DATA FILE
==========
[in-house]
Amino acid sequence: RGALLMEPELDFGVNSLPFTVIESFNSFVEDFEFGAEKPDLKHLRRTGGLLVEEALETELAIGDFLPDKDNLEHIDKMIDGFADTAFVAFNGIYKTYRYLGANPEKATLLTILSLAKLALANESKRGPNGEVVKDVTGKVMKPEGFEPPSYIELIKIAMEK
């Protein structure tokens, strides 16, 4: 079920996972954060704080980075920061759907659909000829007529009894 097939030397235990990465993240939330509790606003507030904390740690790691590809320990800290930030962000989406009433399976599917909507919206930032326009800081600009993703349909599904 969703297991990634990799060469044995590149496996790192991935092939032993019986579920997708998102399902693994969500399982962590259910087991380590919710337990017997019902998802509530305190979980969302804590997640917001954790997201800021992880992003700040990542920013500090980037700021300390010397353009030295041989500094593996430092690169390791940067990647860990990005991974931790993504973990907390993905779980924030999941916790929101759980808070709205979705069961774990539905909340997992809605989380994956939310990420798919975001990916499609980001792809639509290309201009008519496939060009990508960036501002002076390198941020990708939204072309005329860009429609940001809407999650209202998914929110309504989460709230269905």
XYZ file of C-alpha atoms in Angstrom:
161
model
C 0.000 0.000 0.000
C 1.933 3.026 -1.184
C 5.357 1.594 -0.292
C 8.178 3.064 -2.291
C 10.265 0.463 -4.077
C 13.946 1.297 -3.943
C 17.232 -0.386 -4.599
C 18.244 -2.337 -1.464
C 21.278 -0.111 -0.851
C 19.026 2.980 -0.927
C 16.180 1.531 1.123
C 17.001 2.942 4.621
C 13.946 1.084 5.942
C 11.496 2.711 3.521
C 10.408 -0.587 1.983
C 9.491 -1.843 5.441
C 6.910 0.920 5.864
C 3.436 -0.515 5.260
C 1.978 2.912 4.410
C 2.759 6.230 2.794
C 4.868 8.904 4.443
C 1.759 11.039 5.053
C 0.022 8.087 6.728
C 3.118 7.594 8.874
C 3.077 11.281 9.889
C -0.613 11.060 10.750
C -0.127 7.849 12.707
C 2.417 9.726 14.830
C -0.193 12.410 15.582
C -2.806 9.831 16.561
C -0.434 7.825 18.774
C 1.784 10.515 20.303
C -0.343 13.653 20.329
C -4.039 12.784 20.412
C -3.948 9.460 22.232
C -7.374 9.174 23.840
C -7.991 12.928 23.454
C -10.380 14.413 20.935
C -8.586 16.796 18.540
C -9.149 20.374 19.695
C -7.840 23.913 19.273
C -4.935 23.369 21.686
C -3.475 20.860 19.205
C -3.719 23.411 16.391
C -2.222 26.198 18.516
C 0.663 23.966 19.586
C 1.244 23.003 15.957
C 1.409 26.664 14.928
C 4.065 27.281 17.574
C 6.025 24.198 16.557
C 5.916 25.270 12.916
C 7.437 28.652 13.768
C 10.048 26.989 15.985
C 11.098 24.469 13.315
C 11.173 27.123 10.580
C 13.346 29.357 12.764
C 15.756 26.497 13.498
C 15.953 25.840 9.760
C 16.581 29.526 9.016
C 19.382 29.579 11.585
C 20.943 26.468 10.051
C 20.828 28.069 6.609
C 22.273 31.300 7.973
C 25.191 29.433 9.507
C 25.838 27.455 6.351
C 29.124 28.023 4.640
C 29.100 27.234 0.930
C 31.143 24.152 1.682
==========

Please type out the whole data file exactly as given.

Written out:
[in-house]
Amino acid sequence: RGALLMEPELDFGVNSLPFTVIESFNSFVEDFEFGAEKPDLKHLRRTGGLLVEEALETELAIGDFLPDKDNLEHIDKMIDGFADTAFVAFNGIYKTYRYLGANPEKATLLTILSLAKLALANESKRGPNGEVVKDVTGKVMKPEGFEPPSYIELIKIAMEK
């Protein structure tokens, strides 16, 4: 079920996972954060704080980075920061759907659909000829007529009894 097939030397235990990465993240939330509790606003507030904390740690790691590809320990800290930030962000989406009433399976599917909507919206930032326009800081600009993703349909599904 969703297991990634990799060469044995590149496996790192991935092939032993019986579920997708998102399902693994969500399982962590259910087991380590919710337990017997019902998802509530305190979980969302804590997640917001954790997201800021992880992003700040990542920013500090980037700021300390010397353009030295041989500094593996430092690169390791940067990647860990990005991974931790993504973990907390993905779980924030999941916790929101759980808070709205979705069961774990539905909340997992809605989380994956939310990420798919975001990916499609980001792809639509290309201009008519496939060009990508960036501002002076390198941020990708939204072309005329860009429609940001809407999650209202998914929110309504989460709230269905």
XYZ file of C-alpha atoms in Angstrom:
161
model
C 0.000 0.000 0.000
C 1.933 3.026 -1.184
C 5.357 1.594 -0.292
C 8.178 3.064 -2.291
C 10.265 0.463 -4.077
C 13.946 1.297 -3.943
C 17.232 -0.386 -4.599
C 18.244 -2.337 -1.464
C 21.278 -0.111 -0.851
C 19.026 2.980 -0.927
C 16.180 1.531 1.123
C 17.001 2.942 4.621
C 13.946 1.084 5.942
C 11.496 2.711 3.521
C 10.408 -0.587 1.983
C 9.491 -1.843 5.441
C 6.910 0.920 5.864
C 3.436 -0.515 5.260
C 1.978 2.912 4.410
C 2.759 6.230 2.794
C 4.868 8.904 4.443
C 1.759 11.039 5.053
C 0.022 8.087 6.728
C 3.118 7.594 8.874
C 3.077 11.281 9.889
C -0.613 11.060 10.750
C -0.127 7.849 12.707
C 2.417 9.726 14.830
C -0.193 12.410 15.582
C -2.806 9.831 16.561
C -0.434 7.825 18.774
C 1.784 10.515 20.303
C -0.343 13.653 20.329
C -4.039 12.784 20.412
C -3.948 9.460 22.232
C -7.374 9.174 23.840
C -7.991 12.928 23.454
C -10.380 14.413 20.935
C -8.586 16.796 18.540
C -9.149 20.374 19.695
C -7.840 23.913 19.273
C -4.935 23.369 21.686
C -3.475 20.860 19.205
C -3.719 23.411 16.391
C -2.222 26.198 18.516
C 0.663 23.966 19.586
C 1.244 23.003 15.957
C 1.409 26.664 14.928
C 4.065 27.281 17.574
C 6.025 24.198 16.557
C 5.916 25.270 12.916
C 7.437 28.652 13.768
C 10.048 26.989 15.985
C 11.098 24.469 13.315
C 11.173 27.123 10.580
C 13.346 29.357 12.764
C 15.756 26.497 13.498
C 15.953 25.840 9.760
C 16.581 29.526 9.016
C 19.382 29.579 11.585
C 20.943 26.468 10.051
C 20.828 28.069 6.609
C 22.273 31.300 7.973
C 25.191 29.433 9.507
C 25.838 27.455 6.351
C 29.124 28.023 4.640
C 29.100 27.234 0.930
C 31.143 24.152 1.682